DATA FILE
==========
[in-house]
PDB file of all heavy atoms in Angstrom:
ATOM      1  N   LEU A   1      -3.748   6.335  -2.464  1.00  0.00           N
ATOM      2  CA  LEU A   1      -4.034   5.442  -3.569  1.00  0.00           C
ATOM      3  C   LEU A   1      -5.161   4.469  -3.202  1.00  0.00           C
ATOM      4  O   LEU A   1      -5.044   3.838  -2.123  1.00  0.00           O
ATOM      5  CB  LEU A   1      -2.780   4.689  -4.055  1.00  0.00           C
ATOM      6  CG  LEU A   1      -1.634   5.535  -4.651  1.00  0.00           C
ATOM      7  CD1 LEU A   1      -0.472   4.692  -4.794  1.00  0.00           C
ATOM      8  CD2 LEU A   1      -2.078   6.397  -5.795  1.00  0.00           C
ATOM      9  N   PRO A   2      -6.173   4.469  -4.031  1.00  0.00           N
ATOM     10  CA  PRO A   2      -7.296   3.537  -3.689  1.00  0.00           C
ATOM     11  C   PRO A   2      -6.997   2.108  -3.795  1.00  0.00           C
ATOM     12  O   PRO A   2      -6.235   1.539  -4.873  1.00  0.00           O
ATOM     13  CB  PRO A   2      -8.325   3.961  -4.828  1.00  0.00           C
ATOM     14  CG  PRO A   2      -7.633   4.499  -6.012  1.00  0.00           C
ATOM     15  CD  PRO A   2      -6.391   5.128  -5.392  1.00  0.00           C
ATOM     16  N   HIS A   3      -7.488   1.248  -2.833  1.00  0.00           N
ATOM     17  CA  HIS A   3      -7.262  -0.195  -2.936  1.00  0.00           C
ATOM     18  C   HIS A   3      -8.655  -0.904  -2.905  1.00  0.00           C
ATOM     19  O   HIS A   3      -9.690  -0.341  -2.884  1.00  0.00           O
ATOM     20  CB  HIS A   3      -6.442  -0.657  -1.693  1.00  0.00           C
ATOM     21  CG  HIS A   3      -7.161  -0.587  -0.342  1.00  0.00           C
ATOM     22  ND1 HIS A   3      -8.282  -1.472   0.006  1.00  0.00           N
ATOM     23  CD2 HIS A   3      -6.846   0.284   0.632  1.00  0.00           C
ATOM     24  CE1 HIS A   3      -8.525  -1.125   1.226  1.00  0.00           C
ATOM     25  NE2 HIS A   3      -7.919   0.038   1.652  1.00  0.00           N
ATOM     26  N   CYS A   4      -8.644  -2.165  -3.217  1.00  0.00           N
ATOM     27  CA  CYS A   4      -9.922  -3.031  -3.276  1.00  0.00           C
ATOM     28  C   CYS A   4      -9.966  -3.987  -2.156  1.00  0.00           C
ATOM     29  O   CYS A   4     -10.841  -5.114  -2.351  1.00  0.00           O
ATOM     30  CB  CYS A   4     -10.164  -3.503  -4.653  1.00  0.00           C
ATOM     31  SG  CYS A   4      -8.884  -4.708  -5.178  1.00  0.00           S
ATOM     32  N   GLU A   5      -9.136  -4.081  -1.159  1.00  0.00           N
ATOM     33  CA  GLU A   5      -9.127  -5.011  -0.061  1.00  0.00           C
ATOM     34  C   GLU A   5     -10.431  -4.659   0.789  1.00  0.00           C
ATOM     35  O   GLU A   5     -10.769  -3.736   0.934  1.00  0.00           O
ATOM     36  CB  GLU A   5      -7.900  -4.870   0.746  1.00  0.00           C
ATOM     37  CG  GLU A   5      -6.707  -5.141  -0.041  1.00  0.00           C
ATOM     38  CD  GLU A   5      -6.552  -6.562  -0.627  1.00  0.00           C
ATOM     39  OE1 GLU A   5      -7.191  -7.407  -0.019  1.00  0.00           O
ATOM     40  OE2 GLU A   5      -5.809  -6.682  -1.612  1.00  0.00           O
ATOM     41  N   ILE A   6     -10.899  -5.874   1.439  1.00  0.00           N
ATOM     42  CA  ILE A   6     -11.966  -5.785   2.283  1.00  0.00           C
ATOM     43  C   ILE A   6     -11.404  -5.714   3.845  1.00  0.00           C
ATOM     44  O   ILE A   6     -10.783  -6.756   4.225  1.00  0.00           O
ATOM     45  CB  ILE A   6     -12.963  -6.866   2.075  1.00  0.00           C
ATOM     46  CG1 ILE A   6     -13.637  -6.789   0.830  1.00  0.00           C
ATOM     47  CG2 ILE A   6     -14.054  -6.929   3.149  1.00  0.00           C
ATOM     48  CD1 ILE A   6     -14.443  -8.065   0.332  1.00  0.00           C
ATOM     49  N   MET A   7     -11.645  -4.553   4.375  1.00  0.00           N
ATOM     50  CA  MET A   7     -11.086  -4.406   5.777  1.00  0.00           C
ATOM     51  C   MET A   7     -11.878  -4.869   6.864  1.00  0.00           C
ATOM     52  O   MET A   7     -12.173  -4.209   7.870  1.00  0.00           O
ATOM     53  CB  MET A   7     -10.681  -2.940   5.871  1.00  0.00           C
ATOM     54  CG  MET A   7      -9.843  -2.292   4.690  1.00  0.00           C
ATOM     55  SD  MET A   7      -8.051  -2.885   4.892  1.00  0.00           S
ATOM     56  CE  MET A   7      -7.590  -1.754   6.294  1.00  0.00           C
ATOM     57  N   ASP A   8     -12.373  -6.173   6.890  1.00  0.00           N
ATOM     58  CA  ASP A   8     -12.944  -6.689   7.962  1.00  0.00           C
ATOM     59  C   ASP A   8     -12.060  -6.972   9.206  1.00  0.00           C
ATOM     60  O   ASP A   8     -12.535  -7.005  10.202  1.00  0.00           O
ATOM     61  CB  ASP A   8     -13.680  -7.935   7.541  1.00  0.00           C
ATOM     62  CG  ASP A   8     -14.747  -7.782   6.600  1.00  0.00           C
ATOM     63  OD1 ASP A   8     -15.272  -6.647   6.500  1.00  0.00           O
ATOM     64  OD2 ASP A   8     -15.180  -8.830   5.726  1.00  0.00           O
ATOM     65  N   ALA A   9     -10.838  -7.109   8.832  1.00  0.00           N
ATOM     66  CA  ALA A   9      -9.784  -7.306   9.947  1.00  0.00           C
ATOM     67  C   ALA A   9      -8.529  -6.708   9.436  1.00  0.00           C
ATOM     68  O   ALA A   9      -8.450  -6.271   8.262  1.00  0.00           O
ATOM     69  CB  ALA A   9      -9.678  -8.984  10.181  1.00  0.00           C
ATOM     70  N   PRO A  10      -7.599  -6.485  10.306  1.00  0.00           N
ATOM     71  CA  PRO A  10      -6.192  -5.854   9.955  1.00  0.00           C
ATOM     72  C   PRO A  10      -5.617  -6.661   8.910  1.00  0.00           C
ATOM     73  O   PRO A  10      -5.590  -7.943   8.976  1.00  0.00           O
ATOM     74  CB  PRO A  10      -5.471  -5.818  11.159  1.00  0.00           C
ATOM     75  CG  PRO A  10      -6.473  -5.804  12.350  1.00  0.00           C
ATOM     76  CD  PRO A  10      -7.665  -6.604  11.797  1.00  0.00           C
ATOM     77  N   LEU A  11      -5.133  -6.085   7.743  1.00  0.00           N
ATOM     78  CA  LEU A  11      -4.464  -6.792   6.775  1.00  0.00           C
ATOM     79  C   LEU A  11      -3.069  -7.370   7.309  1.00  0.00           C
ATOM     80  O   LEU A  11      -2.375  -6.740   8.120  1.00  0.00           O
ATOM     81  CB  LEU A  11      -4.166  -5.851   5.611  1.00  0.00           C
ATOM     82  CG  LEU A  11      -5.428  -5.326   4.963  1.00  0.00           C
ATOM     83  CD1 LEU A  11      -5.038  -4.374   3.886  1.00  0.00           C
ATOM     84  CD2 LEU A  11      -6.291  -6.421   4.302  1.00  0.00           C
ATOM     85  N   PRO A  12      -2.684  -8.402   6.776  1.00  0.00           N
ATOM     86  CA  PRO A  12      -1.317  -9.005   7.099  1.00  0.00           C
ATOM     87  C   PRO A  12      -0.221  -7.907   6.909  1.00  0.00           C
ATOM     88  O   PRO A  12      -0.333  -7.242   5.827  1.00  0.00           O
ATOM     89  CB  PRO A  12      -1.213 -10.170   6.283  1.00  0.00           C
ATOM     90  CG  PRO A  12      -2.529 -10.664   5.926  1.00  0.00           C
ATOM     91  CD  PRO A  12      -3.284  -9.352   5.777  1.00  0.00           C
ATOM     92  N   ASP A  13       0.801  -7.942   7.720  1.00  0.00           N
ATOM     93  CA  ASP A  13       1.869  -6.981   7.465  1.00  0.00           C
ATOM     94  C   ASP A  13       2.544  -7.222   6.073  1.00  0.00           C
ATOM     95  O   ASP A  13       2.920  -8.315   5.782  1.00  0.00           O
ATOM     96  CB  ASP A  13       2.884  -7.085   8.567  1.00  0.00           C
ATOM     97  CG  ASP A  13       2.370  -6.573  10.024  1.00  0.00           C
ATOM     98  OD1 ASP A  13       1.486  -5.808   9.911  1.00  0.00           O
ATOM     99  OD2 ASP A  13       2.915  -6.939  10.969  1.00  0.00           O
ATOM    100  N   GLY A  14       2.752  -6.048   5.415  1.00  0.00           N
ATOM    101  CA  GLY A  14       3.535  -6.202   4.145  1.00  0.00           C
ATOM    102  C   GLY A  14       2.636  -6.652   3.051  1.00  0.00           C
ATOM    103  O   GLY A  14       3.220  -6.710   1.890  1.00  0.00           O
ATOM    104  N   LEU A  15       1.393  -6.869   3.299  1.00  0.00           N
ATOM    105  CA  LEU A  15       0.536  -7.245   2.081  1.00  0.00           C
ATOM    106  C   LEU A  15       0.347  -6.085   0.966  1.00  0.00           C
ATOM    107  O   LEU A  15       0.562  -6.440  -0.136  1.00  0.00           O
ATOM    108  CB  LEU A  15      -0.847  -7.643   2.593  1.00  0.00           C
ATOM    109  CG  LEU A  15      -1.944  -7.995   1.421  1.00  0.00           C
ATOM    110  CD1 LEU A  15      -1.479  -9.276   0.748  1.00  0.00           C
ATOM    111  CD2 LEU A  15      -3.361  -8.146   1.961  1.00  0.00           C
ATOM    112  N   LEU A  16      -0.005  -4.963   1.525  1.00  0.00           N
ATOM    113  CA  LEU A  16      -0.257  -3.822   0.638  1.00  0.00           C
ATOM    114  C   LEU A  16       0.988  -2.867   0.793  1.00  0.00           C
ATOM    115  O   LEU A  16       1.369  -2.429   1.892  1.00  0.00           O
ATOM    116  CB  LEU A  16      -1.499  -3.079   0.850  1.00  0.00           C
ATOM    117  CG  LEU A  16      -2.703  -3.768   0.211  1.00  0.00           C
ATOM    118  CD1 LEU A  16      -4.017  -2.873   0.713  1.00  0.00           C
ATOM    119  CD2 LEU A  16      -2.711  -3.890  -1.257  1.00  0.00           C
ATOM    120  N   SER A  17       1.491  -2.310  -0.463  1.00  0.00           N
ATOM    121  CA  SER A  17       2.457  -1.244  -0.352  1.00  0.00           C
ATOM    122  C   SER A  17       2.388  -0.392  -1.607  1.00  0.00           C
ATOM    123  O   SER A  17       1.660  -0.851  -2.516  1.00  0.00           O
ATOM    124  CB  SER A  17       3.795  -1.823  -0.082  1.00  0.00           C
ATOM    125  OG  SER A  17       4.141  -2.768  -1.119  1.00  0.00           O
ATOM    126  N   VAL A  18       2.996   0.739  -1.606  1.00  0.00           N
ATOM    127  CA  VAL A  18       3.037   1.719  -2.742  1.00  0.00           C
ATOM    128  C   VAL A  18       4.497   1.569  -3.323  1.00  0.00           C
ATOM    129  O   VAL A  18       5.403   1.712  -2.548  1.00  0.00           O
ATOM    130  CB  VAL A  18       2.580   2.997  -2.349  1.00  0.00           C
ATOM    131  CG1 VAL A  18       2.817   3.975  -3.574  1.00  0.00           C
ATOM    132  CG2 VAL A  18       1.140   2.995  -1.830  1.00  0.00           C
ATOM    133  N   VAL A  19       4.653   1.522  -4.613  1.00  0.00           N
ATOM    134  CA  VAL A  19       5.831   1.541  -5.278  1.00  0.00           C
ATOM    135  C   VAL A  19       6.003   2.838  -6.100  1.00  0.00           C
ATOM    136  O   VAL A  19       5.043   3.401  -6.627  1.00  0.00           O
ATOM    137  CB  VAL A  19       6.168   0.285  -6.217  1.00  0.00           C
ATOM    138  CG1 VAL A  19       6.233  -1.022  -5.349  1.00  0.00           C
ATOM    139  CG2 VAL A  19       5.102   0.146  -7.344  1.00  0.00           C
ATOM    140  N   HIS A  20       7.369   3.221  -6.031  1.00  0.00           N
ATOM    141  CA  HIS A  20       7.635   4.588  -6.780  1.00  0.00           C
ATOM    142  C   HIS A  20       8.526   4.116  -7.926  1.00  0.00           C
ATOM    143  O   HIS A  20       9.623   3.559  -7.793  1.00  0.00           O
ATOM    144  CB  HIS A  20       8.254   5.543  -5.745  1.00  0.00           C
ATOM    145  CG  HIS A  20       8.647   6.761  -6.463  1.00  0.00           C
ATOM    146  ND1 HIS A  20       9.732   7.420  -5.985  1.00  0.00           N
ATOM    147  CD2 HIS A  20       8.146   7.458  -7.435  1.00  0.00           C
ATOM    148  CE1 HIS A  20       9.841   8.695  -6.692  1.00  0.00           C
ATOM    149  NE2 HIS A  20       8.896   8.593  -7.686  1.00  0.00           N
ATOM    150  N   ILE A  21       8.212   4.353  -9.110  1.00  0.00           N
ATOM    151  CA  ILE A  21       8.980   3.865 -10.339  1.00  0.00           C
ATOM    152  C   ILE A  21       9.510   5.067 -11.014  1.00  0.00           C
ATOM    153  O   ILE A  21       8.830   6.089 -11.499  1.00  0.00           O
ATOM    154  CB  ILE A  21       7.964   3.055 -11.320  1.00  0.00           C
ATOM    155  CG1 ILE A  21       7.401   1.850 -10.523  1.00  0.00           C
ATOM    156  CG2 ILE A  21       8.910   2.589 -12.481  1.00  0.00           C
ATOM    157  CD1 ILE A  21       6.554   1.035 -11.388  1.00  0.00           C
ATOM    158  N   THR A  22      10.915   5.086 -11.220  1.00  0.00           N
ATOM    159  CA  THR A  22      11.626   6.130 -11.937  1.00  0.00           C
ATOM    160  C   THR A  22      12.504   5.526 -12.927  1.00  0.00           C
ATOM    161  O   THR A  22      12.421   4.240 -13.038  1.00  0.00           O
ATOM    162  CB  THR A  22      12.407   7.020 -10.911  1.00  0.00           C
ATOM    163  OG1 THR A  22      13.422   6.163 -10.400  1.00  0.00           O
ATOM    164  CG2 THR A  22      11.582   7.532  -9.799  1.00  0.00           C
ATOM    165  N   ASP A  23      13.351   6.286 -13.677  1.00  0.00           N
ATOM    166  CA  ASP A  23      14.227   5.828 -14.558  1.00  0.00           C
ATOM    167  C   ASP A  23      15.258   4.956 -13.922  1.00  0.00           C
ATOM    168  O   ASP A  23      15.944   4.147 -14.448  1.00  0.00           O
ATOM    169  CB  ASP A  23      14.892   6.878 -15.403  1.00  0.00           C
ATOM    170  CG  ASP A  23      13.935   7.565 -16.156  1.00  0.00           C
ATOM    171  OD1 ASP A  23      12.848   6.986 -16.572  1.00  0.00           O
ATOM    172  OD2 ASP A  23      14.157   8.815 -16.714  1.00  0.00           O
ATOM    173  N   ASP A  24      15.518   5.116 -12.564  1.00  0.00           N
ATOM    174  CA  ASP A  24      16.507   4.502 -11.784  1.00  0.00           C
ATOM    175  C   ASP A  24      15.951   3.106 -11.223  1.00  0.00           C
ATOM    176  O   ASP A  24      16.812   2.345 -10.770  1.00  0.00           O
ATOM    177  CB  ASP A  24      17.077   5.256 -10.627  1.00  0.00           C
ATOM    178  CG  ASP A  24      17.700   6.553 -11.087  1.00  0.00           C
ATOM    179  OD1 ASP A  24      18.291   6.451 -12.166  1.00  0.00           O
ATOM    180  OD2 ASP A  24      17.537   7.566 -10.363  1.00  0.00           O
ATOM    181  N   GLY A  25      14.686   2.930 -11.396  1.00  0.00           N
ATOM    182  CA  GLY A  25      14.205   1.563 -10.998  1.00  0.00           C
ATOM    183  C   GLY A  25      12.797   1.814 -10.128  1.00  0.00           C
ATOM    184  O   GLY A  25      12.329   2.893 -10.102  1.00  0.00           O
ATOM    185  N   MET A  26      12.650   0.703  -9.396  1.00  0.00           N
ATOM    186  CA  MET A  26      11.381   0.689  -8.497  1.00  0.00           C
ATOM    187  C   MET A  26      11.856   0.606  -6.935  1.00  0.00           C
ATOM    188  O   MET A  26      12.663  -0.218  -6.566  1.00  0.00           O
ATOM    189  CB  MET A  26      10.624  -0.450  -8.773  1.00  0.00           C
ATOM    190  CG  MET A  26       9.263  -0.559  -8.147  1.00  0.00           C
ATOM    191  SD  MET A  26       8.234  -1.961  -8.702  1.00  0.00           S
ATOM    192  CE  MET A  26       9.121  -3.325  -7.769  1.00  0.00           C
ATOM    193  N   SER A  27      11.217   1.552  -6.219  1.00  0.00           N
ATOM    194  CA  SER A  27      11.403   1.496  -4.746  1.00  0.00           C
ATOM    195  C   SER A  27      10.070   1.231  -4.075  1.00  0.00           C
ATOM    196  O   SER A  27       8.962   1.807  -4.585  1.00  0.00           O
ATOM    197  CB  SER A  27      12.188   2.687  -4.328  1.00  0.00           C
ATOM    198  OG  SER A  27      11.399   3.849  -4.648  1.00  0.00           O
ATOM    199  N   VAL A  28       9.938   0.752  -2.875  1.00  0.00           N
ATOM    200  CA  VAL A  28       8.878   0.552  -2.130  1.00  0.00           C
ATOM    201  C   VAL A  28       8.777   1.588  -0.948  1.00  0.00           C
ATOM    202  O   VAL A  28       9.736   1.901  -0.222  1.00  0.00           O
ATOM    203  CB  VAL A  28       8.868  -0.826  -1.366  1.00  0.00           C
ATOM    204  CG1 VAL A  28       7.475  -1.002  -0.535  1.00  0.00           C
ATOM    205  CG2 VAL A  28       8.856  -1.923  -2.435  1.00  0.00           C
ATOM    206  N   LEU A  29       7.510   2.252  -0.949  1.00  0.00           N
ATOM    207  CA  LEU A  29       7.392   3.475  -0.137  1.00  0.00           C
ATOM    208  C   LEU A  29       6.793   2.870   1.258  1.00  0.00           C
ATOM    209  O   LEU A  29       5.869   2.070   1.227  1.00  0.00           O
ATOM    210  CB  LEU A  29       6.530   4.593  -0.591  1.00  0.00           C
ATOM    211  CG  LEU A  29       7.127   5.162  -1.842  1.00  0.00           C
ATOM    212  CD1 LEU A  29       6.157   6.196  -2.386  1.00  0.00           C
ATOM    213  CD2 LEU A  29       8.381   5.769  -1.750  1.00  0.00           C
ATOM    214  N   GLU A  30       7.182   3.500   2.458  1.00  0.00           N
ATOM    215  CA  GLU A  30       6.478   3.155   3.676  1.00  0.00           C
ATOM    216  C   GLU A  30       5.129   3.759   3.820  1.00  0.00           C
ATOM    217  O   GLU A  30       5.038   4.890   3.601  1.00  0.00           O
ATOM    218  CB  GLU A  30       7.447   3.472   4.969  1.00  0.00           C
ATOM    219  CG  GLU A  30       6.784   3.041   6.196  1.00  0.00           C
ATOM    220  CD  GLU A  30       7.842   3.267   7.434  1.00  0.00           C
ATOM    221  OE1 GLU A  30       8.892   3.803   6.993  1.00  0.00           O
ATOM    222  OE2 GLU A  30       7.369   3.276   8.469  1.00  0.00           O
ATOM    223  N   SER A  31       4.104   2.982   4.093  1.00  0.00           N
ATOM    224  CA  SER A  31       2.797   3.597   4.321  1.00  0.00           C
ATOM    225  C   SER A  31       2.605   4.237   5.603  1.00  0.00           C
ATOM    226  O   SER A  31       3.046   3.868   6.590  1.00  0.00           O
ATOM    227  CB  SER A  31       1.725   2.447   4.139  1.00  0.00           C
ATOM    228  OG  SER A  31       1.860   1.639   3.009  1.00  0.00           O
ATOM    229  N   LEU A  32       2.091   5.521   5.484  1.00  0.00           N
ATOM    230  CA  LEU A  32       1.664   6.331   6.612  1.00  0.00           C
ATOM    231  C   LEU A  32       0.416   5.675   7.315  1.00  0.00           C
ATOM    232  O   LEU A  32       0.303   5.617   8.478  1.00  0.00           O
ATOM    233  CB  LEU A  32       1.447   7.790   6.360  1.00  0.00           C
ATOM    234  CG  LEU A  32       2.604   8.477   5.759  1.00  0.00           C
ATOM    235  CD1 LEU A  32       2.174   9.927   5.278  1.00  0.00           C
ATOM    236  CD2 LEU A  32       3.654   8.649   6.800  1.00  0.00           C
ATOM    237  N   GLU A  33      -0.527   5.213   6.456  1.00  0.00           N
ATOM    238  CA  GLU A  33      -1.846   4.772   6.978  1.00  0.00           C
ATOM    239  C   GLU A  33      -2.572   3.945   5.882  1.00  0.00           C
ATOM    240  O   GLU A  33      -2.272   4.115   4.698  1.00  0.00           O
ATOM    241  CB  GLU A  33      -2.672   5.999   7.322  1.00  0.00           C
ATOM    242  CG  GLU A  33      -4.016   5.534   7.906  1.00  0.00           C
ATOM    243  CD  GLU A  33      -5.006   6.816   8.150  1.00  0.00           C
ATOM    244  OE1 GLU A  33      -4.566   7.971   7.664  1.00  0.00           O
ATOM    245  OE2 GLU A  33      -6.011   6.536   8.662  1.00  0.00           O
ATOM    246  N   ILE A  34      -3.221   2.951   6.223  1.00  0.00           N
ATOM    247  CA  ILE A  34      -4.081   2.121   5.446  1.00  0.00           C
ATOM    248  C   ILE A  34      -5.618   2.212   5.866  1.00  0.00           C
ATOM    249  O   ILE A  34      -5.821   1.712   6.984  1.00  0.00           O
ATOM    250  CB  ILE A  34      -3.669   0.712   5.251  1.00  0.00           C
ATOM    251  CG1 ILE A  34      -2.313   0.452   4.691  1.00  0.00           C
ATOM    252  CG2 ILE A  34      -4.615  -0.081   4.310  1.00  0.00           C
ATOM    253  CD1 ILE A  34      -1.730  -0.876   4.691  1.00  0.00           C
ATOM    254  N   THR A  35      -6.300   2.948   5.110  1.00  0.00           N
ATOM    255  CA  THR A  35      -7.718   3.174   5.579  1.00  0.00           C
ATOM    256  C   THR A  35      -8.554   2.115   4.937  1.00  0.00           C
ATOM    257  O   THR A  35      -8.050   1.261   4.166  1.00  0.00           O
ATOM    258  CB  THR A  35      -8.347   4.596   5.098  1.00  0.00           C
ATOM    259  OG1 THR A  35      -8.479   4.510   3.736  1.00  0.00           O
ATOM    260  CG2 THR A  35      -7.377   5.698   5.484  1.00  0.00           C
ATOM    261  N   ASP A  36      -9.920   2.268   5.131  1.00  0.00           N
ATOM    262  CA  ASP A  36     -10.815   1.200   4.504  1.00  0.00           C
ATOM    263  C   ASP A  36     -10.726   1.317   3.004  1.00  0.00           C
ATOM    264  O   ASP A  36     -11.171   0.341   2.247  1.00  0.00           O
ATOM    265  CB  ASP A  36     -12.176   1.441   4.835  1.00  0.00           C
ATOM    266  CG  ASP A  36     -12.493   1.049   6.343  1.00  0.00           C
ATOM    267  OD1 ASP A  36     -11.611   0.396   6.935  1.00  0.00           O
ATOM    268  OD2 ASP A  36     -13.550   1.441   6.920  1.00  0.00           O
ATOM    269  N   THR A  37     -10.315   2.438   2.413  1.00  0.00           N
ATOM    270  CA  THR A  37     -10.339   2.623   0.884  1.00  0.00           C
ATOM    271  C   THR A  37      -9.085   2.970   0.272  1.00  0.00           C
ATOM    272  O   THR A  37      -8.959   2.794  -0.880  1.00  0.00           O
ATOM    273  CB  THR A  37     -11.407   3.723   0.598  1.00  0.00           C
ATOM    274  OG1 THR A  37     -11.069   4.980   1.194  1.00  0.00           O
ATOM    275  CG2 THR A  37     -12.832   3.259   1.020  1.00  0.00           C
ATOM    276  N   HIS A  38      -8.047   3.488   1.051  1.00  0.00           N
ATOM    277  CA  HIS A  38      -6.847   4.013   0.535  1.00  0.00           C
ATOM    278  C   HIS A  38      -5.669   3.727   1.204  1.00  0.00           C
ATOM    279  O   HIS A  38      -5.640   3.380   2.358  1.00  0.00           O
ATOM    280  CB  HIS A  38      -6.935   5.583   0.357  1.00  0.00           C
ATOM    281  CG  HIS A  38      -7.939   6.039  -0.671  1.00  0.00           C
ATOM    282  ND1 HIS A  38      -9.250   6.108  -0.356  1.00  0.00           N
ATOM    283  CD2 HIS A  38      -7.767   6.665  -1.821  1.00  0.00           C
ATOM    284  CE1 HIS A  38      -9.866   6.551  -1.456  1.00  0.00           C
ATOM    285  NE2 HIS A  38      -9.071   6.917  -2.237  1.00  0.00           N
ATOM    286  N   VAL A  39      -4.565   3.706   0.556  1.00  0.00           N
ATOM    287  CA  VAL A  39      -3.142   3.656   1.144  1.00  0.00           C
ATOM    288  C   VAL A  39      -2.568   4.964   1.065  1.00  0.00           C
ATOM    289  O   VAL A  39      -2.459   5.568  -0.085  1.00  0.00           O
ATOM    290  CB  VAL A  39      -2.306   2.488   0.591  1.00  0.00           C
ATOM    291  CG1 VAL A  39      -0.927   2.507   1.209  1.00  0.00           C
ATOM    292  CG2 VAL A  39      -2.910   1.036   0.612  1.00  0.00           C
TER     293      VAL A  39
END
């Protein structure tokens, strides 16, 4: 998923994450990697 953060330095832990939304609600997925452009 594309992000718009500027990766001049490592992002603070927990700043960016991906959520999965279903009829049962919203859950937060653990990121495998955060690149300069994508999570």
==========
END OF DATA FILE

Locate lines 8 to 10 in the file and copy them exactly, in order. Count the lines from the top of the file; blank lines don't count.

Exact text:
ATOM      6  CG  LEU A   1      -1.634   5.535  -4.651  1.00  0.00           C
ATOM      7  CD1 LEU A   1      -0.472   4.692  -4.794  1.00  0.00           C
ATOM      8  CD2 LEU A   1      -2.078   6.397  -5.795  1.00  0.00           C